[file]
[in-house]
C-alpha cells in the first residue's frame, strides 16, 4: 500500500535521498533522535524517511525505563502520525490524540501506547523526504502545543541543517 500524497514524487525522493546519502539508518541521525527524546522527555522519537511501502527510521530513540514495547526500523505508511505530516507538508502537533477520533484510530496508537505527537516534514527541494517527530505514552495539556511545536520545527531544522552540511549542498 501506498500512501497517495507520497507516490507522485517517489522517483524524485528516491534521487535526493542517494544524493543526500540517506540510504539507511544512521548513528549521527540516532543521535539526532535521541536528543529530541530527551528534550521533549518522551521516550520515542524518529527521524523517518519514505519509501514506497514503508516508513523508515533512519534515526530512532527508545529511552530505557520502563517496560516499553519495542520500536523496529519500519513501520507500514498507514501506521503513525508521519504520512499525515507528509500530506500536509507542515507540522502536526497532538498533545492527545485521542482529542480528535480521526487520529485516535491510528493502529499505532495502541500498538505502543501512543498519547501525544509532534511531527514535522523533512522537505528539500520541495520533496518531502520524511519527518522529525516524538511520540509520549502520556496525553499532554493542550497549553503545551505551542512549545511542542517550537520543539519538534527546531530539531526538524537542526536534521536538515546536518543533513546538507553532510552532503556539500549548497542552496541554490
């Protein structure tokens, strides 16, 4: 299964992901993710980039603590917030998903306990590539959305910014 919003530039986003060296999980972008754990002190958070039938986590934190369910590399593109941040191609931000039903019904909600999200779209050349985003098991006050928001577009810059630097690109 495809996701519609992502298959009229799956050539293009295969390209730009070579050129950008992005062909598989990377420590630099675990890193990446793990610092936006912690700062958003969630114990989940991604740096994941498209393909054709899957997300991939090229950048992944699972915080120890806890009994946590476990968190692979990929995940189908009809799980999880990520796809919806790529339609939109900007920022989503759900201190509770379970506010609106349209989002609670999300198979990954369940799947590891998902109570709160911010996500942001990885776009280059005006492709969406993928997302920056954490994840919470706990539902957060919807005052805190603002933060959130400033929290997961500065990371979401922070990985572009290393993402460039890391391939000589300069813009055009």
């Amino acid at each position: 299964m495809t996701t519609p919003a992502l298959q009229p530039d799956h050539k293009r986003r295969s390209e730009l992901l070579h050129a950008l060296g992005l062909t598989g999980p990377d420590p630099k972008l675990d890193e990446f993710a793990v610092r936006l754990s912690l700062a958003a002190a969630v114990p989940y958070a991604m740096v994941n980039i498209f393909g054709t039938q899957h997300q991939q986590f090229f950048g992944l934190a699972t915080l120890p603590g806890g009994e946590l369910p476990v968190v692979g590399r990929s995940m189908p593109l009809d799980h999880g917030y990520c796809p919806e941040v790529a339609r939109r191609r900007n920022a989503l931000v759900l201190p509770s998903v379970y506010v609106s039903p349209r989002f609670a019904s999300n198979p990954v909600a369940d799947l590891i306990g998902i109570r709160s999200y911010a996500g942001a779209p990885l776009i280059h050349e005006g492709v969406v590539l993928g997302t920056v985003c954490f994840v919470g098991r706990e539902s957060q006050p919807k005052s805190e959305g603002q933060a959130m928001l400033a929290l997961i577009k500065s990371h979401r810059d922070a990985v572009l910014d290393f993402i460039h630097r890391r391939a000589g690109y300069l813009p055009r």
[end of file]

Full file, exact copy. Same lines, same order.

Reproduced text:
[in-house]
C-alpha cells in the first residue's frame, strides 16, 4: 500500500535521498533522535524517511525505563502520525490524540501506547523526504502545543541543517 500524497514524487525522493546519502539508518541521525527524546522527555522519537511501502527510521530513540514495547526500523505508511505530516507538508502537533477520533484510530496508537505527537516534514527541494517527530505514552495539556511545536520545527531544522552540511549542498 501506498500512501497517495507520497507516490507522485517517489522517483524524485528516491534521487535526493542517494544524493543526500540517506540510504539507511544512521548513528549521527540516532543521535539526532535521541536528543529530541530527551528534550521533549518522551521516550520515542524518529527521524523517518519514505519509501514506497514503508516508513523508515533512519534515526530512532527508545529511552530505557520502563517496560516499553519495542520500536523496529519500519513501520507500514498507514501506521503513525508521519504520512499525515507528509500530506500536509507542515507540522502536526497532538498533545492527545485521542482529542480528535480521526487520529485516535491510528493502529499505532495502541500498538505502543501512543498519547501525544509532534511531527514535522523533512522537505528539500520541495520533496518531502520524511519527518522529525516524538511520540509520549502520556496525553499532554493542550497549553503545551505551542512549545511542542517550537520543539519538534527546531530539531526538524537542526536534521536538515546536518543533513546538507553532510552532503556539500549548497542552496541554490
């Protein structure tokens, strides 16, 4: 299964992901993710980039603590917030998903306990590539959305910014 919003530039986003060296999980972008754990002190958070039938986590934190369910590399593109941040191609931000039903019904909600999200779209050349985003098991006050928001577009810059630097690109 495809996701519609992502298959009229799956050539293009295969390209730009070579050129950008992005062909598989990377420590630099675990890193990446793990610092936006912690700062958003969630114990989940991604740096994941498209393909054709899957997300991939090229950048992944699972915080120890806890009994946590476990968190692979990929995940189908009809799980999880990520796809919806790529339609939109900007920022989503759900201190509770379970506010609106349209989002609670999300198979990954369940799947590891998902109570709160911010996500942001990885776009280059005006492709969406993928997302920056954490994840919470706990539902957060919807005052805190603002933060959130400033929290997961500065990371979401922070990985572009290393993402460039890391391939000589300069813009055009």
């Amino acid at each position: 299964m495809t996701t519609p919003a992502l298959q009229p530039d799956h050539k293009r986003r295969s390209e730009l992901l070579h050129a950008l060296g992005l062909t598989g999980p990377d420590p630099k972008l675990d890193e990446f993710a793990v610092r936006l754990s912690l700062a958003a002190a969630v114990p989940y958070a991604m740096v994941n980039i498209f393909g054709t039938q899957h997300q991939q986590f090229f950048g992944l934190a699972t915080l120890p603590g806890g009994e946590l369910p476990v968190v692979g590399r990929s995940m189908p593109l009809d799980h999880g917030y990520c796809p919806e941040v790529a339609r939109r191609r900007n920022a989503l931000v759900l201190p509770s998903v379970y506010v609106s039903p349209r989002f609670a019904s999300n198979p990954v909600a369940d799947l590891i306990g998902i109570r709160s999200y911010a996500g942001a779209p990885l776009i280059h050349e005006g492709v969406v590539l993928g997302t920056v985003c954490f994840v919470g098991r706990e539902s957060q006050p919807k005052s805190e959305g603002q933060a959130m928001l400033a929290l997961i577009k500065s990371h979401r810059d922070a990985v572009l910014d290393f993402i460039h630097r890391r391939a000589g690109y300069l813009p055009r």